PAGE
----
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Peter Vanderlans, 2004

Peter Vanderlans

Cycling in China

Email from the Road

Part 5

Copyright © Peter Vanderlans, 2005.

 


Ni feng zi

"Can I help you sir?" I heard next to me. It was a young and very pretty girl who asked me this. She definitely could help me, that was for sure. I had arrived in Tsuen Wan and was lost.

The day had started with heavy rain and storm as it goes in this time of the year in this area of China. I had thought at 4 am I had to stay in Dong Guan, a big suburb of Guangzhou in south China but at 8 am it was dry and I decided to go to Hong Kong. Shenzhen from here was only 88 km so that couldn't be a problem and Kowloon in Hong Kong shouldn't be too far from Shenzhen.

hkatnight.jpg (27355 bytes)

Hong Kong at Night

But the day didn't start well, I couldn't find a noodle stall for breakfast. Fortunately I have had some coffee and bananas in the room so I was sure I would be able to cycle for an hour or two until I would find something. Nothing to worry I thought.

But when this girl spoke to me I had been on the road for more then 12 hours and had only two decent meals. It had a lot to do with the sort of roads I had been on and the way people use these roads.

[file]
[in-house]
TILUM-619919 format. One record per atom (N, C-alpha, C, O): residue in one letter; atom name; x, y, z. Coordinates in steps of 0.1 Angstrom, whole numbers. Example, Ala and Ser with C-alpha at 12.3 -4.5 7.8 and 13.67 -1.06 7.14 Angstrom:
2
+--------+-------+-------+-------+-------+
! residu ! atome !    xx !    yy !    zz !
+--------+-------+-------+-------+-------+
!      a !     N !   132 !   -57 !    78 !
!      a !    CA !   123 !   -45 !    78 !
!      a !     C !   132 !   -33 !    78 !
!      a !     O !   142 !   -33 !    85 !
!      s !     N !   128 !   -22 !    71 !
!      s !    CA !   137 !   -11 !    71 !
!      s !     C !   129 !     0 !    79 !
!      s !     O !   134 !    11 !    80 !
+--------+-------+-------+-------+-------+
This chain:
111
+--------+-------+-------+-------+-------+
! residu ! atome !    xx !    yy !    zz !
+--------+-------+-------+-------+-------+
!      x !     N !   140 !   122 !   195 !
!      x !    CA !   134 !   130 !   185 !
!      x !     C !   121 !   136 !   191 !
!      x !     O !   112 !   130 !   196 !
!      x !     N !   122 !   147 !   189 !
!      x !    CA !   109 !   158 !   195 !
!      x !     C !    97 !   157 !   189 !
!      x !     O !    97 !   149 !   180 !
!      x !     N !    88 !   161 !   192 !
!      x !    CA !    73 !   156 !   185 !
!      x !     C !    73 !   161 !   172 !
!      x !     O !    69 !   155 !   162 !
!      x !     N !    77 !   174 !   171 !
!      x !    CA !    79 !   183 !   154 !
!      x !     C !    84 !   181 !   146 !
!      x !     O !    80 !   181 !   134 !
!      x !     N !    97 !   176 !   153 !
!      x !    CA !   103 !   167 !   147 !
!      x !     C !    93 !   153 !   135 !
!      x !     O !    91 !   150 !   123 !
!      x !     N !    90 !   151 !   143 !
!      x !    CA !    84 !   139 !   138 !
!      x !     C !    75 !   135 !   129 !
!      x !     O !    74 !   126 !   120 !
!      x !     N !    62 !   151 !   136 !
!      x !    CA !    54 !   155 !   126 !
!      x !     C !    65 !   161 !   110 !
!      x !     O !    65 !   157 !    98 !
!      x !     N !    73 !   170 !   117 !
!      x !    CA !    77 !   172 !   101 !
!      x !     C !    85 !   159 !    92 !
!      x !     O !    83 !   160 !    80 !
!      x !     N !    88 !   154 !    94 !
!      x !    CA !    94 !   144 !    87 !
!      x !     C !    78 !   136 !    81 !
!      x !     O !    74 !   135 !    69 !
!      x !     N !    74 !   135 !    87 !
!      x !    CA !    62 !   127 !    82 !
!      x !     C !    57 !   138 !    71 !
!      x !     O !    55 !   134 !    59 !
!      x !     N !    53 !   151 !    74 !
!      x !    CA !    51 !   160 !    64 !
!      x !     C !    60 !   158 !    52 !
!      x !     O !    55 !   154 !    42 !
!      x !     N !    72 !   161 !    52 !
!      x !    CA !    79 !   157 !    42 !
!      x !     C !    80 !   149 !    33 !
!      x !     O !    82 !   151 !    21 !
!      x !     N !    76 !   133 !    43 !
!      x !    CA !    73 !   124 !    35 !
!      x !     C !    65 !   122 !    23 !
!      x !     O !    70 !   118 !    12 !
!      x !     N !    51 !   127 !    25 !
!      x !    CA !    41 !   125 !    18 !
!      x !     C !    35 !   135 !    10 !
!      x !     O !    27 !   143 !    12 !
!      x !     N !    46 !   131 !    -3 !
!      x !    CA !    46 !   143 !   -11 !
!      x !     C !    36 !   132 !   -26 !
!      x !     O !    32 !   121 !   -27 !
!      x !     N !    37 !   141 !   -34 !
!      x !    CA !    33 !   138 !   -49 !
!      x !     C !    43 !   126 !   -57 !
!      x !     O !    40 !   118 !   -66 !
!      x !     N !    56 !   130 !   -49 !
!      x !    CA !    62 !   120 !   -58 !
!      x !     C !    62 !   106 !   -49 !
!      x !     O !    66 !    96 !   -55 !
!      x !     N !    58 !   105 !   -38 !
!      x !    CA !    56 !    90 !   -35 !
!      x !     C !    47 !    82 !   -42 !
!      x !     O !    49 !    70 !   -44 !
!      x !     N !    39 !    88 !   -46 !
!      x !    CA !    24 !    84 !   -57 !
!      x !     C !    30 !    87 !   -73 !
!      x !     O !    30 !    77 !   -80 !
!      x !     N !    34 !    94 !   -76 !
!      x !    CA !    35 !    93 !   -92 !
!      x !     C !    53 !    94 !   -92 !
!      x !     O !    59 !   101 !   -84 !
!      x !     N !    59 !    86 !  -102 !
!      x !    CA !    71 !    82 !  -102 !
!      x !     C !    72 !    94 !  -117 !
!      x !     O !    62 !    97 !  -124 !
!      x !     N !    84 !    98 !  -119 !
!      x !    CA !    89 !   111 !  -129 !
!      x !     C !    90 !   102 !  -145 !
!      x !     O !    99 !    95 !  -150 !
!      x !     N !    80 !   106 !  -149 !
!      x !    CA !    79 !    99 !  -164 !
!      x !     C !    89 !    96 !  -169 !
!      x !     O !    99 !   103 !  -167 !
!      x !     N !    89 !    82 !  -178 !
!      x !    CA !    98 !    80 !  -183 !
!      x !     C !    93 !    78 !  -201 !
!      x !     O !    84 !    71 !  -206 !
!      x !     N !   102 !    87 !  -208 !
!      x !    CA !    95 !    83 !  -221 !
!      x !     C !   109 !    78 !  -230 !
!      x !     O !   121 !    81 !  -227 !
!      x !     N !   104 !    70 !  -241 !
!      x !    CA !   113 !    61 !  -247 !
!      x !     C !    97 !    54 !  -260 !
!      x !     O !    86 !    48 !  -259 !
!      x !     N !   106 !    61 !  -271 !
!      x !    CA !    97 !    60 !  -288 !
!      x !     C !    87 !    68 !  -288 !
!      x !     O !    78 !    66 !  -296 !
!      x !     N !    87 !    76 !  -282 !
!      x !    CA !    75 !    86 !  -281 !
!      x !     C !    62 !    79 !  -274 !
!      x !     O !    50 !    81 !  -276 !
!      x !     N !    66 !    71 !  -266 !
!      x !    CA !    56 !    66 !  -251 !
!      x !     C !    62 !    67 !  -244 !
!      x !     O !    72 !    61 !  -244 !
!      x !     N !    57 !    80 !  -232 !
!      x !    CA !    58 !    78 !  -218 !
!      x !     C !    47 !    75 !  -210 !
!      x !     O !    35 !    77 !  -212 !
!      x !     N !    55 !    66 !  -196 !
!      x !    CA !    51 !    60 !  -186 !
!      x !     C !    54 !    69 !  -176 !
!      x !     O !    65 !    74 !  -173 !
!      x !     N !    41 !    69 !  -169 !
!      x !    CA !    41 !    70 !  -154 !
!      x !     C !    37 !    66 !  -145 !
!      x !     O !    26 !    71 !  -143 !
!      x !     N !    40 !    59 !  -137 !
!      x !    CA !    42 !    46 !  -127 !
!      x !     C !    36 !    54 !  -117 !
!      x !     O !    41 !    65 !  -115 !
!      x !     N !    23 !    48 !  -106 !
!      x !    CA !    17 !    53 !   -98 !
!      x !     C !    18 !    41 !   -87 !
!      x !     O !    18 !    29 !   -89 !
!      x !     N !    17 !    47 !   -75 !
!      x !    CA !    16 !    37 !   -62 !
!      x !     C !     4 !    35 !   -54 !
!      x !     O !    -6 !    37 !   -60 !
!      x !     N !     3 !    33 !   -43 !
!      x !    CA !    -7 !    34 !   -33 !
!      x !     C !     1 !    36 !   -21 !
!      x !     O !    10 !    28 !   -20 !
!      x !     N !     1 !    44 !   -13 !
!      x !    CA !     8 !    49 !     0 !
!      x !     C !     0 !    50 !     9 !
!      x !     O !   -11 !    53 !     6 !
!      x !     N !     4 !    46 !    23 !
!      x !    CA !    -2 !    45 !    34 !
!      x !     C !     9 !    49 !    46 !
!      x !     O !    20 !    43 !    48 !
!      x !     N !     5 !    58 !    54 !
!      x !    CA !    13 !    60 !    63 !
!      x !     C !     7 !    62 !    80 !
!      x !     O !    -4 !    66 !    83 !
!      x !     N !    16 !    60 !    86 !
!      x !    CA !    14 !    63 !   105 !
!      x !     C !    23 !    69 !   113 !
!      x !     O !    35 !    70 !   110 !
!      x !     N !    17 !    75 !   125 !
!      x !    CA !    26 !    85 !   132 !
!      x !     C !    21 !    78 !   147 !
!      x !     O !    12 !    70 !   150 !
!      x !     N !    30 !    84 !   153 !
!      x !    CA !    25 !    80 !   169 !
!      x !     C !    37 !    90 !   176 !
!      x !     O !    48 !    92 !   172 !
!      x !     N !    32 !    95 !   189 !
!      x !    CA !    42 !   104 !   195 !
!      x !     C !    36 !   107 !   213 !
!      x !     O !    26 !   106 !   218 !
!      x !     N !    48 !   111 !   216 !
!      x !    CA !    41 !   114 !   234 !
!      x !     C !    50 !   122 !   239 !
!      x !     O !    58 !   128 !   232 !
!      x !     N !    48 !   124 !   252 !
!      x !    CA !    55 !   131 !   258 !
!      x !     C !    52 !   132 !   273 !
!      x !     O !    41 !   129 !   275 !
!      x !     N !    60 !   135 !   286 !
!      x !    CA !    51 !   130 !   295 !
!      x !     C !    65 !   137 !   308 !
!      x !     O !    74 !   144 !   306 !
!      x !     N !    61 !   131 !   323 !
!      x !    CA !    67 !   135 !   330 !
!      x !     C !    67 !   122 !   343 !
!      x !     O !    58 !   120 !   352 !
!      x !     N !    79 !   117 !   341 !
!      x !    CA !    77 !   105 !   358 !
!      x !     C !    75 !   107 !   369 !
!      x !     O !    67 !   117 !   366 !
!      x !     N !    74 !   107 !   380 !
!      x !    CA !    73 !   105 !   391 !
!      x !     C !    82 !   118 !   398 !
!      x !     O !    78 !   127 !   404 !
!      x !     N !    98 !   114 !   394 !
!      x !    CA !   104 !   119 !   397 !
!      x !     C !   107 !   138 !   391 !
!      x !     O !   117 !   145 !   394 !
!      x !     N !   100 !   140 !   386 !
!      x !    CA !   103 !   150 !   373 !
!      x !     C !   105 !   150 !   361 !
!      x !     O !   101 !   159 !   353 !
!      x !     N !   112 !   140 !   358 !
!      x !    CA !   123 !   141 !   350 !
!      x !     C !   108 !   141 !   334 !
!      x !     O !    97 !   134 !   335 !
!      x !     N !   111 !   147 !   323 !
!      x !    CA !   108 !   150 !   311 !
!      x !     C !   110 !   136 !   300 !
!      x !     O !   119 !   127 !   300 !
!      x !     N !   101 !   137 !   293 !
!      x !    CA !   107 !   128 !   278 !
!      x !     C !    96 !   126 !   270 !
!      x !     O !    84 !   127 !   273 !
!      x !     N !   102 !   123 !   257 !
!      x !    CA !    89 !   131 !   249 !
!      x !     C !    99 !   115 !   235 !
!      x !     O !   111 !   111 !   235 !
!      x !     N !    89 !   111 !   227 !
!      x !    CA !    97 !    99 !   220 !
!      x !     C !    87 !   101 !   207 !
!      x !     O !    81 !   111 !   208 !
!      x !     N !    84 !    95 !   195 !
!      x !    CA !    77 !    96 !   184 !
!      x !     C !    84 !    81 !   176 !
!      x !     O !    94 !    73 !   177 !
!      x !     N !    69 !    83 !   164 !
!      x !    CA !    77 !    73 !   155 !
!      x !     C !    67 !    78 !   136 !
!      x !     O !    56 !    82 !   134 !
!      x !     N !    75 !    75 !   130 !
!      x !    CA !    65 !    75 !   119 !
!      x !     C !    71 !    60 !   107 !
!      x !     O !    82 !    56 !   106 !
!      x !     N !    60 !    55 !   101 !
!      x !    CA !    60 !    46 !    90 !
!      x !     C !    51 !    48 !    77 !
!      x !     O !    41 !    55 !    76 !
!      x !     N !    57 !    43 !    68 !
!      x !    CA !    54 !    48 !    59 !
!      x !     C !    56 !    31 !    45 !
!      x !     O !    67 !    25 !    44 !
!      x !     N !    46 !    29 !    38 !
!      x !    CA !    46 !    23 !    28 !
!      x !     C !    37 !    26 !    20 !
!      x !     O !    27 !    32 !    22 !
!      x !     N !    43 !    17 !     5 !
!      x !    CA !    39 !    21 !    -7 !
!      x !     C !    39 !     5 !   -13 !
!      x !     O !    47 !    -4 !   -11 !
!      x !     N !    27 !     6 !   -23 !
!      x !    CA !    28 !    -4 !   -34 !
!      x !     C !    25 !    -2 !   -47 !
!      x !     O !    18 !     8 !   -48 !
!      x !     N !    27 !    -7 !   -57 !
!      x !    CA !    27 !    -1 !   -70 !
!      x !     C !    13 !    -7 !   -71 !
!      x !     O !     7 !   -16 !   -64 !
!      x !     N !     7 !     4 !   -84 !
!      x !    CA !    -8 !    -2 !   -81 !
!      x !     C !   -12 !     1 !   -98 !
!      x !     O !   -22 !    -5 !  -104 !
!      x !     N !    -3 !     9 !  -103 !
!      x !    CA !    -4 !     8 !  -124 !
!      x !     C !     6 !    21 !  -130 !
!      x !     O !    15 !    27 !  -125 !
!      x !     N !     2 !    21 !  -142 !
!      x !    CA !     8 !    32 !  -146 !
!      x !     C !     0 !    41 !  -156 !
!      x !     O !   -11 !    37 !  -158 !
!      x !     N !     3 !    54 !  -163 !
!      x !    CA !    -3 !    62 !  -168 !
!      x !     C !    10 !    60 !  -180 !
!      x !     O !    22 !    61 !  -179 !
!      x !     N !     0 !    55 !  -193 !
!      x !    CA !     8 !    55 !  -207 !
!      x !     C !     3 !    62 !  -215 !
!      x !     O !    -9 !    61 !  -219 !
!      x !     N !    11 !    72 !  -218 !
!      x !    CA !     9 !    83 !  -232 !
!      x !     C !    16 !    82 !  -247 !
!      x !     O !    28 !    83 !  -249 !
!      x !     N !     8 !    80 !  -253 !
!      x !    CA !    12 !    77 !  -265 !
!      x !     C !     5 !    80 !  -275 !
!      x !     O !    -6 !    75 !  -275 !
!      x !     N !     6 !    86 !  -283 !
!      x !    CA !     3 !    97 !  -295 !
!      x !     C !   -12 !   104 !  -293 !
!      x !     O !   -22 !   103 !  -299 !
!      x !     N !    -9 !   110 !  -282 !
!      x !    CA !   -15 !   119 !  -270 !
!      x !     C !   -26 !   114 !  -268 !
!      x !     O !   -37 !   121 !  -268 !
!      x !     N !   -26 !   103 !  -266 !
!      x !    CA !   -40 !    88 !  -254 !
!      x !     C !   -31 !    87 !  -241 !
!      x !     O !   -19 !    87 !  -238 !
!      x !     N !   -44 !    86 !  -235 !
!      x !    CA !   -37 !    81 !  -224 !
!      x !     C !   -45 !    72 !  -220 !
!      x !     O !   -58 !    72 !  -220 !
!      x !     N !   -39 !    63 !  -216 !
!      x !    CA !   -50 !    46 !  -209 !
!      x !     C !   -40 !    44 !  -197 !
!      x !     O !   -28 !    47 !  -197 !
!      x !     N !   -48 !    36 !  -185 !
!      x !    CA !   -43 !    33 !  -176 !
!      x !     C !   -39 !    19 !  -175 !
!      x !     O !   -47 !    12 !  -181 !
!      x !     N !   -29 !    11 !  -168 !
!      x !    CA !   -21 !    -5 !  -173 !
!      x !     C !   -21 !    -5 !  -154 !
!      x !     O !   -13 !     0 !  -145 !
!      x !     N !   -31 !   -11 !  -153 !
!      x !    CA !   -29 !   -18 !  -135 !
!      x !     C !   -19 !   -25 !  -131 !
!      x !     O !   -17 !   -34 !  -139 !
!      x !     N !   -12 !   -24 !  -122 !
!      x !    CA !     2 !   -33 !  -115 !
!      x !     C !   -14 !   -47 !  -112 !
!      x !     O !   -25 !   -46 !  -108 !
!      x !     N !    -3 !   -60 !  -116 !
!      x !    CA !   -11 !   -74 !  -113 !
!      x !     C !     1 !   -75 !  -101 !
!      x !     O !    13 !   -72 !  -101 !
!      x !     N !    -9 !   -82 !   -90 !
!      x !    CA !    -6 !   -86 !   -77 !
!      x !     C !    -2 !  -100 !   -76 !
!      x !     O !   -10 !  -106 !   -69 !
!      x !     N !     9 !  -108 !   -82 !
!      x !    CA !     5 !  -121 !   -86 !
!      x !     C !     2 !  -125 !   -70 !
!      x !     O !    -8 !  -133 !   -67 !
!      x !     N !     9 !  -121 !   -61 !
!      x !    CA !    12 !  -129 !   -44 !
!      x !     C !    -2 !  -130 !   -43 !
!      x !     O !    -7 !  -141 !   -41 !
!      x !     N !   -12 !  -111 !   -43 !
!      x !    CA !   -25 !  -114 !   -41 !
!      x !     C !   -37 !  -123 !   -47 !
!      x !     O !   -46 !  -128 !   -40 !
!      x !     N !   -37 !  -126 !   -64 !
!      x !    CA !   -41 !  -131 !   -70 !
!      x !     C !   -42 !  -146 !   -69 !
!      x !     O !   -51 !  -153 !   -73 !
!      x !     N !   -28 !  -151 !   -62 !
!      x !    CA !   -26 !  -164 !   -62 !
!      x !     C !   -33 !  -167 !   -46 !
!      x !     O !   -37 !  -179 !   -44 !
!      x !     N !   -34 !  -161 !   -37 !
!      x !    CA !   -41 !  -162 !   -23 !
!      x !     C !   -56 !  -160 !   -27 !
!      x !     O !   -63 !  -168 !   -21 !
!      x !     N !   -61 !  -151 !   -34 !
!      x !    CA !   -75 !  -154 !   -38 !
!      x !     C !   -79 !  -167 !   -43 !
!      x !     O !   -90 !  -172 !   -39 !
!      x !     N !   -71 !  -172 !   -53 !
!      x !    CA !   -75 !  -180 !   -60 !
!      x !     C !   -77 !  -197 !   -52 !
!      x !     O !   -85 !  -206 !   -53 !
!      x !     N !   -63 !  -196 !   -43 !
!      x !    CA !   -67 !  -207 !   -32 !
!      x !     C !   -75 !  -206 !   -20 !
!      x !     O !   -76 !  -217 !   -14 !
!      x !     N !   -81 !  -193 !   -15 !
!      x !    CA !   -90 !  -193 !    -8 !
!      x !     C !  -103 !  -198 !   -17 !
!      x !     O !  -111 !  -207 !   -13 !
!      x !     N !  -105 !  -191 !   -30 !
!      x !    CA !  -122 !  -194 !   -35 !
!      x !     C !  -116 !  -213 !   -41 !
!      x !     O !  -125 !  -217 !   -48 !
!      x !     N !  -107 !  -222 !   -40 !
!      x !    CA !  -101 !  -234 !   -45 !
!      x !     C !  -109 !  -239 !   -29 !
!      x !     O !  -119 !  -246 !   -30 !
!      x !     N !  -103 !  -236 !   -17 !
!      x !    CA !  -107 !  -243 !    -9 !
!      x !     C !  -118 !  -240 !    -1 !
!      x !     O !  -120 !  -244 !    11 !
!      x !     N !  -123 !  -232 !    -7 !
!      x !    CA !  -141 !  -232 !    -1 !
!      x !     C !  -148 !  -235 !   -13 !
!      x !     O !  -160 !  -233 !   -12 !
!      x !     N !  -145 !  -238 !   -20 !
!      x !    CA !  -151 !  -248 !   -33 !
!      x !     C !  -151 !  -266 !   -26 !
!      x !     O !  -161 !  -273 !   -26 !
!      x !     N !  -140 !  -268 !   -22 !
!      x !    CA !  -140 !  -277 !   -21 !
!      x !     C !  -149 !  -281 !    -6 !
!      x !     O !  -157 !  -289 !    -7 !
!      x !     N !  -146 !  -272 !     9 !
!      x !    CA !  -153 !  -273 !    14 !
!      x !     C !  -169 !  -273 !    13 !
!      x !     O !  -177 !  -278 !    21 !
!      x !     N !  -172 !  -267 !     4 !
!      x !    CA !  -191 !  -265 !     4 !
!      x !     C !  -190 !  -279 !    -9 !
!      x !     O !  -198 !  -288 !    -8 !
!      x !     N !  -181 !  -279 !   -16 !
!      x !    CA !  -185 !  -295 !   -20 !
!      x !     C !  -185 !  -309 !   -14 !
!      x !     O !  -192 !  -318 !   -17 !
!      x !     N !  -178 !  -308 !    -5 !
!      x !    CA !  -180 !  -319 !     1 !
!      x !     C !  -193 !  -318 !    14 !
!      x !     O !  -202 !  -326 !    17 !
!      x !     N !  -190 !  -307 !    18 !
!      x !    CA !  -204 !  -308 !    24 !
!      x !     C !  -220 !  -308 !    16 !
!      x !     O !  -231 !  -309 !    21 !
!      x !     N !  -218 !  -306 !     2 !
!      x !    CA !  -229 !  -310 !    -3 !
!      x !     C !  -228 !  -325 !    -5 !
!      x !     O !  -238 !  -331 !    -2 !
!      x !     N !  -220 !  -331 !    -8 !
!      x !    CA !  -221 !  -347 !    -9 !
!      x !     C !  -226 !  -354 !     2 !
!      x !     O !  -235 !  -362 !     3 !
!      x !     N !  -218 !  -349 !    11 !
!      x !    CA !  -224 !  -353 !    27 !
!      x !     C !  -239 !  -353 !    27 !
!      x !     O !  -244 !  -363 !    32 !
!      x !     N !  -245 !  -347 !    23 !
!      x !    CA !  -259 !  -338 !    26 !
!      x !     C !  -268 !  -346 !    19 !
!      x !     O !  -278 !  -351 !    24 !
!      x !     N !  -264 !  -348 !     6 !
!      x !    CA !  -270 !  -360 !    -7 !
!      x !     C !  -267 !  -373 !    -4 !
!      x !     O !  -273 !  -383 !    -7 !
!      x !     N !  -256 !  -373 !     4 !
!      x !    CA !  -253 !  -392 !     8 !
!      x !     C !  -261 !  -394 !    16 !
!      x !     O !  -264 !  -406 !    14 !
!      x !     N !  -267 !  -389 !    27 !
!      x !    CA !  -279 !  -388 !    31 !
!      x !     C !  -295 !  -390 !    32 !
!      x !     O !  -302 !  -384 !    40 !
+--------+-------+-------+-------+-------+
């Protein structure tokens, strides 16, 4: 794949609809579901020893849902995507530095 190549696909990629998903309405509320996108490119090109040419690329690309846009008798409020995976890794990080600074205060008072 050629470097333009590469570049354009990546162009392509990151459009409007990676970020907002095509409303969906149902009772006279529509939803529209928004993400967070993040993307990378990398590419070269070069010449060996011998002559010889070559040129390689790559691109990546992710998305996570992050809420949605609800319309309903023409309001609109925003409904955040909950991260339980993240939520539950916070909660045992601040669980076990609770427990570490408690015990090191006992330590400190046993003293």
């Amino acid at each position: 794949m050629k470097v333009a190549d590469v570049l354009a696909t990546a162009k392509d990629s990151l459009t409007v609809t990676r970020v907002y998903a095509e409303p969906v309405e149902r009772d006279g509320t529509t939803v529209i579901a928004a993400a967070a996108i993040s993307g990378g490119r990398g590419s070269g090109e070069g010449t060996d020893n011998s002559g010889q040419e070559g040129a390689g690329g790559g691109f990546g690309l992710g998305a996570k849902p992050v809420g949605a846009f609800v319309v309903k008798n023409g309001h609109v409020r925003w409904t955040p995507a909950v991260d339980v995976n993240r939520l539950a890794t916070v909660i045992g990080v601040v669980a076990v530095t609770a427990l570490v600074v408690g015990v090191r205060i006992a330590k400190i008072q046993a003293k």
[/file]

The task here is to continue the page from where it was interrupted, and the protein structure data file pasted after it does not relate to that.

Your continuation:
It was the most difficult and dangerous road I had cycled. As long as I cycled on a main road outside the cities it was usually no problem. In the cities however everybody uses the cycle parts of the road in all directions and without looking at anyone. More then once I thought this was my last moment in this journey. Motors, bicycles, cars, people on foot, everything that could moves was on it in all different directions. If I had hair, I definitely had it grey now!

But after a couple of hours I reached the Shenzhen checkpoint. From here I was in Shenzhen Special Economic zone. I thought it would be easy to reach the border with Hong Kong but nothing could be further from the truth. The signs outside Shenzhen were clear but in the city it seems the Chinese didn't like people to know where the border post actually is. And the people I asked they didn't know either. Many had never heard of Hong Kong! In Cantonese they pronounce it different I learned later. So it took me about 25 extra kilometers in Shenzhen and two extra hours.

At the border I was told I was not allowed to cycle into Hong Kong. I had to take the bus to cross the "very long bridge". The bridge turned out to be about 100 meters or so but was only for motorized vehicles.

Arrived in Hong Kong I had to make just another 40 or 50 kilometers to

Kowloon. It was not far anymore although it was already 4.30pm. The border had cost me another hour and a half because it was busy.

kowloonatnight.jpg (45308 bytes)

Kowloon at Night

So I started to cycle to Fanging, a nearby city in the north of Hong Kong. In the city there were bicycle lanes but they were hard to use. In the contraction no one had ever thought one could take luggage on his bike and sometimes I had to get off the bike and walk around the obstacles on the path. And furthermore, I got lost, mist a mark for Tai Po where I knew there would be a youth Hotel.